Being human #altc

One of the key messagesI took away form the Donna Lanclos and Dave White keynote at ALT-C this year was that we need to remember that there is no such thing as “the university” as we are “the university”.

When someone says “the university” won’t let us  do something, what they are actually saying is that a person in the university won’t let them do something.

We have to remember that policies, procedures and processes are not set in concrete and can be changed. I do realise that there are some legal aspects that mean some illegal activities are still illegal and that’s why you can’t do it!

The other key message for me was that tech and digital are not solutions, but people are. They may use digital for those solutions, but digital in itself is merely a tool to provide a solution. Without adequate training and support, digital tools are just tools.

I also liked their message that models  can hinder development, the use of hierarchical models that imply that this is a ladder to climb, when in reality you can often jump in at any point, and move between different sections, without necessarily needing to move on a linear journey upwards!

I made a couple of sketch notes from the keynote and as rightly pointed out to me, there isn’t much in them, but I did them more for me, than for other people.



These were done using Paper by 53 on an iPad pro with an Apple pencil.

2 thoughts on “Being human #altc”

  1. I was very struck, James by your statement that “we are the university”, and this idea has set off quite a few thoughts for me over the weekend. Firstly, it struck me that “we are the university” is probably less true now than it was several decades ago. At that time universities (and indeed schools and colleges) very much operated along collegial lines, with individual staff, departments and faculties having considerable freedom in how they worked, and with little overt ‘top-downism’. I remember that at the first school at which I taught (in the early 1970s) the head teacher was very proud of the fact that he had never held a meeting that did not involve all the teaching staff. None of us at the time would have had any concept of what a ‘senior management team’ might be! But collegial and consultative approaches have been largely replaced by managerialism. To quote from “… professional power is being incrementally diluted and displaced by ideological new managerialist reforms.” So I would question the idea that “we” are still the university (unless “we” happen to be the senior managers). Surely for the rest of us educators the reality is that “they [senior managers and their political masters] are the university/college/school”.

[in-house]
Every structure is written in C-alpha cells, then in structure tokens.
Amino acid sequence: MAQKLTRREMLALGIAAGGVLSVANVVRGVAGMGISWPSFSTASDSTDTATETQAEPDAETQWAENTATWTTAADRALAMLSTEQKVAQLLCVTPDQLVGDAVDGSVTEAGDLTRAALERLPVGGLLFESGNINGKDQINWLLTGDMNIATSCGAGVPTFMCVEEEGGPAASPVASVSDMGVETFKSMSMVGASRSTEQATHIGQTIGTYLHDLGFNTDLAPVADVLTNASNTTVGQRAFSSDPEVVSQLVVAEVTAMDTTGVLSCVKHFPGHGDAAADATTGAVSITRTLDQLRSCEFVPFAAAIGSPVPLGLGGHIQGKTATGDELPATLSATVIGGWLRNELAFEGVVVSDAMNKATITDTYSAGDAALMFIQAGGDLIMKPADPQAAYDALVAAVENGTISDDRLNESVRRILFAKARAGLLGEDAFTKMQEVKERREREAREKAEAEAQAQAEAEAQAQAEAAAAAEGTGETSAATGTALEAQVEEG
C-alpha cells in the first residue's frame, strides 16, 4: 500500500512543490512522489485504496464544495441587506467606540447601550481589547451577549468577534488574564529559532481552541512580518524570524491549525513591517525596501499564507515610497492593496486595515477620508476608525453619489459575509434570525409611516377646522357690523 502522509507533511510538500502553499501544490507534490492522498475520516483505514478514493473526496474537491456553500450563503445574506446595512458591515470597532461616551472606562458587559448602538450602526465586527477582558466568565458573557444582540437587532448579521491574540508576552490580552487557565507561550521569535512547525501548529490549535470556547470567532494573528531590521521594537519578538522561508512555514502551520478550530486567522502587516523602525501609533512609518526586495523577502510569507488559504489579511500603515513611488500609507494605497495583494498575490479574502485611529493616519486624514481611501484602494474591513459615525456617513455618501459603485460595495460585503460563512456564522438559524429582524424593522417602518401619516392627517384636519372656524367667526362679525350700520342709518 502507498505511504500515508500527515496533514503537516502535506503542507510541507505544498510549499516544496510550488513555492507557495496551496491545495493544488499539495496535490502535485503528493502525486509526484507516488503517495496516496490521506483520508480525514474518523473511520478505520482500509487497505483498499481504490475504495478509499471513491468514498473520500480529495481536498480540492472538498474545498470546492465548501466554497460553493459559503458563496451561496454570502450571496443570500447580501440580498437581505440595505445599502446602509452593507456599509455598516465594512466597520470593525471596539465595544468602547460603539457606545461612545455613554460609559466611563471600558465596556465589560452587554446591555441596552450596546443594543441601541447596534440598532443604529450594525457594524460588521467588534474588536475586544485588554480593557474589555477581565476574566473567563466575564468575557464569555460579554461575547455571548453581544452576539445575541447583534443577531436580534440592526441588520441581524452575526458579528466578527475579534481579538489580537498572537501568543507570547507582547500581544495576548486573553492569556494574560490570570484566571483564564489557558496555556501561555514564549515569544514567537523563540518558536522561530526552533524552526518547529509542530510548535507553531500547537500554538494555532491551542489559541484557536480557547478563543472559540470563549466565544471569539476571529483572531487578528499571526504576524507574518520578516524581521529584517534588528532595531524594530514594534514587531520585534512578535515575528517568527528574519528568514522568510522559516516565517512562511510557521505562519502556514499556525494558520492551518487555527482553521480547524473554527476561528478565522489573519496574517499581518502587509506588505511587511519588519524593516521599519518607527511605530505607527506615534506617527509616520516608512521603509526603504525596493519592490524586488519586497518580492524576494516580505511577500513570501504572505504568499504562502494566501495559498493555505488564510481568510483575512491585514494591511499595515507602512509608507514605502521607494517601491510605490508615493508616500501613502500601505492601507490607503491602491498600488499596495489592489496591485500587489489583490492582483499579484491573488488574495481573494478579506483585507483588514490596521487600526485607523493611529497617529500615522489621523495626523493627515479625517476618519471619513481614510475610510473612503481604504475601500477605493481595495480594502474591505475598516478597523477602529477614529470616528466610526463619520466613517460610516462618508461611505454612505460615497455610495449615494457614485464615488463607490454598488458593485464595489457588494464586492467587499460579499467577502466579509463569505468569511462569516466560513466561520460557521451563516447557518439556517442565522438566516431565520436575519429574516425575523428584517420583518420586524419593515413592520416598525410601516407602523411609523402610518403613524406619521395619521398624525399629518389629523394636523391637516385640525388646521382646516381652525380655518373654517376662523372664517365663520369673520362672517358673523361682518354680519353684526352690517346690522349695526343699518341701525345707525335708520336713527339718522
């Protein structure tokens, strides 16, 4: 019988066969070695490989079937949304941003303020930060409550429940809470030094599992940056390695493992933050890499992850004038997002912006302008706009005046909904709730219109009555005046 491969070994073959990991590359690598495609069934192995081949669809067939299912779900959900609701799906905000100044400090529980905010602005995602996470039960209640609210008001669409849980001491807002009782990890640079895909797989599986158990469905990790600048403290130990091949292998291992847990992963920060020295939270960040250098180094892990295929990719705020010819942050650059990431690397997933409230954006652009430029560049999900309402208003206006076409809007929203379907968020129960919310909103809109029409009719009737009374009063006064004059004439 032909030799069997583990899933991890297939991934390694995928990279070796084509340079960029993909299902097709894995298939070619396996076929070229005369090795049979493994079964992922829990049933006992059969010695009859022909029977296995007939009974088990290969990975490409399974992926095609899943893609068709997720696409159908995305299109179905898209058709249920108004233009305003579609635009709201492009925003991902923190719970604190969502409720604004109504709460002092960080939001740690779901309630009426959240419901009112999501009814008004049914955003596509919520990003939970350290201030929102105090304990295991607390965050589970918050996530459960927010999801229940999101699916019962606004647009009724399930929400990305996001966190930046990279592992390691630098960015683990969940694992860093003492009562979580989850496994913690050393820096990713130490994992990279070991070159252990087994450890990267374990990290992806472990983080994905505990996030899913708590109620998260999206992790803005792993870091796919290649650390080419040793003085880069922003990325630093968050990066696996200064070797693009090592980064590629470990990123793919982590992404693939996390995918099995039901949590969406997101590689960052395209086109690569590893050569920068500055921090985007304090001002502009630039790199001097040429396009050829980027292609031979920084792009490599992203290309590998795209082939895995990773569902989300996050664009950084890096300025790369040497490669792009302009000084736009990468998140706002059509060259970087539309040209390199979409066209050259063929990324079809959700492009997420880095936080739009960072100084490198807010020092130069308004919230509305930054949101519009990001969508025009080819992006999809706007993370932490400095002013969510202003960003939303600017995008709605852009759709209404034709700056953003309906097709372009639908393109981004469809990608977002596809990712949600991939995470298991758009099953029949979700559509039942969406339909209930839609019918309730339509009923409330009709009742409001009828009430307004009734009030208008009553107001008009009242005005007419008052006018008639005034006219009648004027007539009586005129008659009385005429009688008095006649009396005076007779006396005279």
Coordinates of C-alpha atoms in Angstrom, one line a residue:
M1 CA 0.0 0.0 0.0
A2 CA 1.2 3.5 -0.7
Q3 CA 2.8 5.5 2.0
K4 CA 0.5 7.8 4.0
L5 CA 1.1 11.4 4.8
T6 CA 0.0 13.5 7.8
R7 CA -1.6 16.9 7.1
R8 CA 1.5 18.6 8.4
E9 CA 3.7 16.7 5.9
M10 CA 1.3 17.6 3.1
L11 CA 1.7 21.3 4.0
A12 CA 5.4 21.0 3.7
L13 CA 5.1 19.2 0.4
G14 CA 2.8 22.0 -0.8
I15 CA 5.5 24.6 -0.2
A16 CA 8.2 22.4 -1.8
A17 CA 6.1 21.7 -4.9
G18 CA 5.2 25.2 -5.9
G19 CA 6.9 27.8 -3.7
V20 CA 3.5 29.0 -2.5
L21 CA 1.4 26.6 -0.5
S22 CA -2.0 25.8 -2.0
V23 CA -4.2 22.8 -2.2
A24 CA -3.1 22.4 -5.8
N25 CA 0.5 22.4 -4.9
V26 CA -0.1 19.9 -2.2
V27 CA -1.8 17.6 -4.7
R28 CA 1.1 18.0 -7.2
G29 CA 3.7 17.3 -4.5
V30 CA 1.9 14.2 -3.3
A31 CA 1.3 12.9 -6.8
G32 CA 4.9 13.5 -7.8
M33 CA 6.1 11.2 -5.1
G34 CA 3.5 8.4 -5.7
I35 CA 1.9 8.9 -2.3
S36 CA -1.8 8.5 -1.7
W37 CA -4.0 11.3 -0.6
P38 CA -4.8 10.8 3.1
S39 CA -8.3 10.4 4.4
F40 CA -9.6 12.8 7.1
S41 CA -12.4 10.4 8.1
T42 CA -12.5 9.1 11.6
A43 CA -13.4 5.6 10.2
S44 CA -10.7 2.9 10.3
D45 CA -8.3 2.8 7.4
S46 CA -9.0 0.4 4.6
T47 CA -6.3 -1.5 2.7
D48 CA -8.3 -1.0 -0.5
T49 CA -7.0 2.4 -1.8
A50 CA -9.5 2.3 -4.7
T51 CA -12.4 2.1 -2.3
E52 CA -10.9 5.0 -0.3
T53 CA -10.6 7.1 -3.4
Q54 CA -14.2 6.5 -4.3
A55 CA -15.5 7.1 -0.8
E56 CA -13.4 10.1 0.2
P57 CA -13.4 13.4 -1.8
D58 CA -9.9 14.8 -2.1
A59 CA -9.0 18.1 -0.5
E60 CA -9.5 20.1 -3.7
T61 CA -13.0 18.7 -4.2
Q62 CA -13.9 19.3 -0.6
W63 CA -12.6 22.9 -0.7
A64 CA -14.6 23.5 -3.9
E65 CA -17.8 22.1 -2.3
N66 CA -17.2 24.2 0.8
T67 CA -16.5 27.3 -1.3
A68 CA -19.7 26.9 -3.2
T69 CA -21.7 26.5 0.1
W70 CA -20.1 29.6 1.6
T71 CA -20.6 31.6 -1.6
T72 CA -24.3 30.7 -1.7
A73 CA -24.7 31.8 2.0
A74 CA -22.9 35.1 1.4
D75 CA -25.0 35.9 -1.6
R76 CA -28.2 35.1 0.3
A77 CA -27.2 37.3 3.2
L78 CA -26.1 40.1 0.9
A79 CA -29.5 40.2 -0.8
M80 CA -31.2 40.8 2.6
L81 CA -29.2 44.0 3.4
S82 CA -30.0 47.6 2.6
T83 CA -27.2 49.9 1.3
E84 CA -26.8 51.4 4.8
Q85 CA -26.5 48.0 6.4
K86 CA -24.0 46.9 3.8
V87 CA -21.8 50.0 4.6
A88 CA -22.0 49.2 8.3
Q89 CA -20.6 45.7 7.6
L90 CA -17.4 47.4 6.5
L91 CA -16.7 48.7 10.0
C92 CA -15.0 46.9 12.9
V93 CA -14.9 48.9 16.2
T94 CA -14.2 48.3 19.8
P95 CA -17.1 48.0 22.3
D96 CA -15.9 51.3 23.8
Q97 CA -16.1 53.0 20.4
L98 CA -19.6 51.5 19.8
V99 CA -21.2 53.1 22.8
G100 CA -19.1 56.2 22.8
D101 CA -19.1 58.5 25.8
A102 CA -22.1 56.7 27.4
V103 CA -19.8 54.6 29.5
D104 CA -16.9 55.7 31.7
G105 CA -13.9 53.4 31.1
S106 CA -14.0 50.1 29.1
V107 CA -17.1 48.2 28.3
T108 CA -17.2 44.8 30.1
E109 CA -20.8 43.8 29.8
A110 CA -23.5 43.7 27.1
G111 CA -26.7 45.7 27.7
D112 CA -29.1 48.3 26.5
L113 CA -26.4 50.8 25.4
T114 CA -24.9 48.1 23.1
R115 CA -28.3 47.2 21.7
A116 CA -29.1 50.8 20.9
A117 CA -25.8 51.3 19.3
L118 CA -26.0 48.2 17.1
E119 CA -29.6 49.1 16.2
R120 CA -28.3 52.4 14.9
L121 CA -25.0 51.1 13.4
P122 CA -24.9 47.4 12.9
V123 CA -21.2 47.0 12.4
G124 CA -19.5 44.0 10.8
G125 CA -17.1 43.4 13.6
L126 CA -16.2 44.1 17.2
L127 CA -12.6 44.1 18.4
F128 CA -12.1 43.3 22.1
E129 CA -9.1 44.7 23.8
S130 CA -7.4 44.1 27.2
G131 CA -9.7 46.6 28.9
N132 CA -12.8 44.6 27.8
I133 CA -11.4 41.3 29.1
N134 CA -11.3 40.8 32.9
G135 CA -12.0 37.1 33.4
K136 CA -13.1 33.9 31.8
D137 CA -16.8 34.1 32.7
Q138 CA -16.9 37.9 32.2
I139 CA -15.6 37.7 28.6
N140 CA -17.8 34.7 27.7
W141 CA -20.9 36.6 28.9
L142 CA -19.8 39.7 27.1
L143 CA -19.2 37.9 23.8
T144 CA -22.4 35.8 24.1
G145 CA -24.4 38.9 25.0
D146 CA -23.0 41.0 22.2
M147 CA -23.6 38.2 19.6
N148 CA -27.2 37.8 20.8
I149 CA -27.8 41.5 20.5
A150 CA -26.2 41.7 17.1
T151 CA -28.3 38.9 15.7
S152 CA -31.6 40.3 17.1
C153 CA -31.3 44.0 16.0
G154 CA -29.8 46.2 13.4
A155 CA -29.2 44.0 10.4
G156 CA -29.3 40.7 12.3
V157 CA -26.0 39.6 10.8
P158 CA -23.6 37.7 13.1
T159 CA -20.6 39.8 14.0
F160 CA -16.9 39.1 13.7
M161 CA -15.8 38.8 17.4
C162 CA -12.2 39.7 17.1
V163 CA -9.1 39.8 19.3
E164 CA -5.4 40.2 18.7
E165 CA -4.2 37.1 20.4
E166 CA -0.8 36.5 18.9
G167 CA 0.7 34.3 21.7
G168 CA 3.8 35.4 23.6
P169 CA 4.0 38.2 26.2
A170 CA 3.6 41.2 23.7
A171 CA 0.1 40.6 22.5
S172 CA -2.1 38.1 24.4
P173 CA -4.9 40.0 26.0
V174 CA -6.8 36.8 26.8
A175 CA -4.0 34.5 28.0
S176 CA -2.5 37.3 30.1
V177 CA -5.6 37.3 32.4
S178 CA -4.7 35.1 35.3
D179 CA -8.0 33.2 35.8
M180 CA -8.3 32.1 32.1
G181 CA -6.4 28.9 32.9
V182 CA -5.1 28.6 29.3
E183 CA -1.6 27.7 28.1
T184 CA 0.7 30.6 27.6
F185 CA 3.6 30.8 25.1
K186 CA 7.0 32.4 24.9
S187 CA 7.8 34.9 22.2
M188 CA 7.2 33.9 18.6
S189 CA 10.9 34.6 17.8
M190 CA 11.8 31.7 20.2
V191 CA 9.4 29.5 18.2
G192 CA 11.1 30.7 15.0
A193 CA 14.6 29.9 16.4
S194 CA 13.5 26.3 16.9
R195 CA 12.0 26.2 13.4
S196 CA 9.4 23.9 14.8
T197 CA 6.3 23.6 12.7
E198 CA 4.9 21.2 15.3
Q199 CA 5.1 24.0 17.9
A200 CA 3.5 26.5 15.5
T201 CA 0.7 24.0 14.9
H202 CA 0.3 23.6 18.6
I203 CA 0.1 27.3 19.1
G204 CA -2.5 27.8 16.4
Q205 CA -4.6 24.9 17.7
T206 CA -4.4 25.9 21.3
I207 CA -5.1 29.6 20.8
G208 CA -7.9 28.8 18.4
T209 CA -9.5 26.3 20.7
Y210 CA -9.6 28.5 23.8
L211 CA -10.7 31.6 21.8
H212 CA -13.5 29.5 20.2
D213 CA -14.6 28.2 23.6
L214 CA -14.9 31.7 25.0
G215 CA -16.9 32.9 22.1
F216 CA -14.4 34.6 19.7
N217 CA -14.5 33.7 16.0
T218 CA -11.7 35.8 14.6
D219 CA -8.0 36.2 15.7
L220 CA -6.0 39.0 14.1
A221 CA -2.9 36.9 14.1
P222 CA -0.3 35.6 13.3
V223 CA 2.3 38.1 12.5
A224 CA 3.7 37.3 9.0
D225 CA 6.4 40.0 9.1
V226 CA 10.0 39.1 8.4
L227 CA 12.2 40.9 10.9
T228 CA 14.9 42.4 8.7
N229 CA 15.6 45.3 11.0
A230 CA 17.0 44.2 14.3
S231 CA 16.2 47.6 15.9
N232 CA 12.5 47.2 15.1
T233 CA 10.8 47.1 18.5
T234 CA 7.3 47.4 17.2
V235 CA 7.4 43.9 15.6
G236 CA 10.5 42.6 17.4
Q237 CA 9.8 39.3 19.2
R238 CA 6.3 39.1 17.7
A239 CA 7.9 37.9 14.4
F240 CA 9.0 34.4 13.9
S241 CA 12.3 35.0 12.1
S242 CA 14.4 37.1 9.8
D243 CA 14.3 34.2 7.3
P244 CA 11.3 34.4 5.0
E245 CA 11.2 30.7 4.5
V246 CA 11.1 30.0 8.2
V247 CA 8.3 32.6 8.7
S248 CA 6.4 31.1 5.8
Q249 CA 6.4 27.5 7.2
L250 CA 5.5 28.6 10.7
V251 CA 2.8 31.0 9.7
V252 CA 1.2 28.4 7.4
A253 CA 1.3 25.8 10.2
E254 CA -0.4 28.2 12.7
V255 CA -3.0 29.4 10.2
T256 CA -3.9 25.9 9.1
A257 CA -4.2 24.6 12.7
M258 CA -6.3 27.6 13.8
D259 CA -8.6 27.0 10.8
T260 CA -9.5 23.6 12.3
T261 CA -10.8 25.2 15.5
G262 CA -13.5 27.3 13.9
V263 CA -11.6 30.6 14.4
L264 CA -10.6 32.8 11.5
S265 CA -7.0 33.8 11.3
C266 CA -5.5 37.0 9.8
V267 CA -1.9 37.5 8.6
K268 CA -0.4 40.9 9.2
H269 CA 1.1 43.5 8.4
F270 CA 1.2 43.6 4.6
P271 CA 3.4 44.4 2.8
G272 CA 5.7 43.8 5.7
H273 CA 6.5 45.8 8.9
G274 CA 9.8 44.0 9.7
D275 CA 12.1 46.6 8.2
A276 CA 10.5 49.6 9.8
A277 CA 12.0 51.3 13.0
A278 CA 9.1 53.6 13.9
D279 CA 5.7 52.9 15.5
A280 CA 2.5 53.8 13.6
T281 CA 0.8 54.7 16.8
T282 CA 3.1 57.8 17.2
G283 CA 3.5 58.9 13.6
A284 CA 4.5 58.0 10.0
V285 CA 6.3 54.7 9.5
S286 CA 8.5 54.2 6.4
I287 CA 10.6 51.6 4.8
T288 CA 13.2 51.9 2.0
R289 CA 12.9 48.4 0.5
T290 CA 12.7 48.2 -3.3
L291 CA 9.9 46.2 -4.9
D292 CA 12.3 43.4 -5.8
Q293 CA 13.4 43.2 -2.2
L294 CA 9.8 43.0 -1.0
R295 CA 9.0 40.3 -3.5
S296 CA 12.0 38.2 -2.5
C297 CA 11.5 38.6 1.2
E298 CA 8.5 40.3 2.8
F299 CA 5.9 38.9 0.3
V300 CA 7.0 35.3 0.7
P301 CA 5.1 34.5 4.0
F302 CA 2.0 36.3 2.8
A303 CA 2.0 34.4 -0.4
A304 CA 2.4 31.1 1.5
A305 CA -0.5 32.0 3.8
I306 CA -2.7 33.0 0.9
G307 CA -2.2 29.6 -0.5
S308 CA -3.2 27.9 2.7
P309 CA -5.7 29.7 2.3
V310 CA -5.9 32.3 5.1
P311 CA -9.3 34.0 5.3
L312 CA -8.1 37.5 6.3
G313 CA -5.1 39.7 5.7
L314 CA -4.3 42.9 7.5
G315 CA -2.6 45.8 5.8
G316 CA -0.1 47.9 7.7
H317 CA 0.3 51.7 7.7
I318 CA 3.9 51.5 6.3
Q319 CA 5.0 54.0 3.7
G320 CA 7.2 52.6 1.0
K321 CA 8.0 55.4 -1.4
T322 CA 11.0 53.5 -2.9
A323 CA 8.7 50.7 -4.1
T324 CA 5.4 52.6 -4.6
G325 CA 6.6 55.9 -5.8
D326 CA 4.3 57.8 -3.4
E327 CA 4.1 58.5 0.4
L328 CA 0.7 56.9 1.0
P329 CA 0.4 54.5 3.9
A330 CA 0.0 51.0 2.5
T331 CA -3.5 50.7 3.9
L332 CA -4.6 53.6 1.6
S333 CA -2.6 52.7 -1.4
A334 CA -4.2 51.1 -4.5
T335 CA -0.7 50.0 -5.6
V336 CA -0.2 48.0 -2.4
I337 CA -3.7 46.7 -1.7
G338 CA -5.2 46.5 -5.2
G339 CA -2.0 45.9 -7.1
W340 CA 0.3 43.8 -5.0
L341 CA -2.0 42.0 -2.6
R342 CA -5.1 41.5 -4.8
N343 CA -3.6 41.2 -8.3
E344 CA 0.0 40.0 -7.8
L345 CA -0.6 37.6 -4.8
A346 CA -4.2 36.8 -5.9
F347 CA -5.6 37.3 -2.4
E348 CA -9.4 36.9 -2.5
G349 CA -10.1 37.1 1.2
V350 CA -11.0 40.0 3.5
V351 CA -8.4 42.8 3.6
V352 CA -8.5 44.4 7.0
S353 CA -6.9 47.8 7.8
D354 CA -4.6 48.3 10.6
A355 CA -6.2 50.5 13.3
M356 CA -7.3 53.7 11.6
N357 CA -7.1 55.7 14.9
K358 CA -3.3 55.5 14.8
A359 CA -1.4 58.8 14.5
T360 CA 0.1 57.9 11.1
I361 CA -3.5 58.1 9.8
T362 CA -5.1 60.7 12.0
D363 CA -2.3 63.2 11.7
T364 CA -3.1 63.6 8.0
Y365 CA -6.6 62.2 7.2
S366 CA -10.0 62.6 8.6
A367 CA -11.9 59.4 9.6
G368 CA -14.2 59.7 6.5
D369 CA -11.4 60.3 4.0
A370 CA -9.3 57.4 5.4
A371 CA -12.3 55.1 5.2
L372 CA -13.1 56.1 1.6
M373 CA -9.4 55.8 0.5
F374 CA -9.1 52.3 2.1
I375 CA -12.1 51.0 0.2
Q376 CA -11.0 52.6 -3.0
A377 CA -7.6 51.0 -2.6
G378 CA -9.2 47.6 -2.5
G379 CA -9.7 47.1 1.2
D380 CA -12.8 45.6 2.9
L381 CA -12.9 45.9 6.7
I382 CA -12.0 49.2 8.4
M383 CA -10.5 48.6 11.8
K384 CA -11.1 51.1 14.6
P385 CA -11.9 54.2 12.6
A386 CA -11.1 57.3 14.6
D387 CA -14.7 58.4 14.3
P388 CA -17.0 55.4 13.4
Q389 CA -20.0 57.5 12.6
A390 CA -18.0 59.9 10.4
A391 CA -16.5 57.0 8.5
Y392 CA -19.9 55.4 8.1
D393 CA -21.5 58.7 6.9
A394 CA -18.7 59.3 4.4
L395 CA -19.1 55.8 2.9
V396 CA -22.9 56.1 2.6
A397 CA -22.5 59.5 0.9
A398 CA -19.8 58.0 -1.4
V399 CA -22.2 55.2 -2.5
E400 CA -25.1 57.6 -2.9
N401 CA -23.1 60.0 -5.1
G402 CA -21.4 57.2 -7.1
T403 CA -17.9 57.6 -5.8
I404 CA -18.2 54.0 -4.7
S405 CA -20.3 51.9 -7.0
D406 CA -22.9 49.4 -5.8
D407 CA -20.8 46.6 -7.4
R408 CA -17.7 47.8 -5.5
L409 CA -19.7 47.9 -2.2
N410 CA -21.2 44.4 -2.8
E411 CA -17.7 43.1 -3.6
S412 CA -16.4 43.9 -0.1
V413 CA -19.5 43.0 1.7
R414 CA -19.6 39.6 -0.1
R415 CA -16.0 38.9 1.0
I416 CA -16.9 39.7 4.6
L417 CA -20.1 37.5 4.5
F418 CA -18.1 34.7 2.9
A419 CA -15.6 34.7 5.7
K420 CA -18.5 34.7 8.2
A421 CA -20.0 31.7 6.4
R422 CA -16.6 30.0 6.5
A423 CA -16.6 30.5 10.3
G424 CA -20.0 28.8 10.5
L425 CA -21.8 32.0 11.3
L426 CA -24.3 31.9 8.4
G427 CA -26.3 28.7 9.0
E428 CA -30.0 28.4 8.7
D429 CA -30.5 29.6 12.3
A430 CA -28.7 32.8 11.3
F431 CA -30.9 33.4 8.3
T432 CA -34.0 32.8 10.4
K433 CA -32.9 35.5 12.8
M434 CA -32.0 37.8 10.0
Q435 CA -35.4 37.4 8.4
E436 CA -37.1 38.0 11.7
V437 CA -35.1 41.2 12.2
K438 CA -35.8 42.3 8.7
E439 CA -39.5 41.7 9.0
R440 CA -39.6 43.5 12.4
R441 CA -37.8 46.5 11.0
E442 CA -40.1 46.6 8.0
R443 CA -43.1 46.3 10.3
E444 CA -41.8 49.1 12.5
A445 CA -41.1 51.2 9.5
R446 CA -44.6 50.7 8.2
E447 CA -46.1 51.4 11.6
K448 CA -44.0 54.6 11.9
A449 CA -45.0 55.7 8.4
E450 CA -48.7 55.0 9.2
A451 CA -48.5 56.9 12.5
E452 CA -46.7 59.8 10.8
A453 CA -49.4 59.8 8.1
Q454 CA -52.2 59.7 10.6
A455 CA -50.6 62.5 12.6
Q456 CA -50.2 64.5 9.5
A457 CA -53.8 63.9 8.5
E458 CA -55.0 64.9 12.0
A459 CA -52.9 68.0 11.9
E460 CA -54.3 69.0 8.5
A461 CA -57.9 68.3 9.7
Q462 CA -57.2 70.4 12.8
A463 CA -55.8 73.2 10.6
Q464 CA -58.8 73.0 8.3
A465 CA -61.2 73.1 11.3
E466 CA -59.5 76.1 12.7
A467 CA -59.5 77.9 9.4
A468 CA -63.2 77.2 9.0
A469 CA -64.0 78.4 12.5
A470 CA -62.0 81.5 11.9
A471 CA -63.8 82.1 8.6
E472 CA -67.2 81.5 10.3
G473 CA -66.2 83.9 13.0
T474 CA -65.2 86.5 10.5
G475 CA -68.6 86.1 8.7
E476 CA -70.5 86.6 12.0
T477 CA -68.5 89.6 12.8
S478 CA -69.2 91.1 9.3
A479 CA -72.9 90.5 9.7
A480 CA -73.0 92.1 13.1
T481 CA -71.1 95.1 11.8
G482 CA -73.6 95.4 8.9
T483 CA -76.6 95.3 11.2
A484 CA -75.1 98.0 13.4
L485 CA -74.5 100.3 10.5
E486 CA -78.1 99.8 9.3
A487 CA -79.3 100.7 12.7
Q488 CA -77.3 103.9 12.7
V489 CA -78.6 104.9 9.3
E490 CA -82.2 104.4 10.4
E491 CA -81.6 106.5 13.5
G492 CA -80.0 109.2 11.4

2. The second train of thought that was sparked by “we are the university” relates to the potential impact of digital technology on learning – which is, I guess, the main focus of your blog, James. You see if we accept (to go back to my earlier messages) that senior managers and politicians are the ones who are really calling the shots in our educational institutions, we have to ask what value they and the institutions they control add to the students’ learning. My suggestion is that the REAL impact of technology in learning is (or should be) to challenge our conventional assumptions about the relationships between institutions, managers, teachers and students. In Chapter 8 of ‘The Social Life of Information’, John Seely Brown and Paul Duguid identified and analysed five constituents or components of a university: students; degree-granting; faculty; research; facilities. In a conference talk I gave a couple of years ago I showed how online technology means that each of these five components/functions can now thrive without the need for a monolithic, hierarchical, managerialist, ‘top-down’ high-overheads institution. So, I would want to expand on the first sentence of your post. Instead of “… there is no such thing as ‘the university’ as we are ‘the university’”, I would suggest that:

    … there is no longer any need for the university/college/school as we currently know it, as we are the educators, and technology will enable us to thrive outside the confines of a monolithic managerialist institution.

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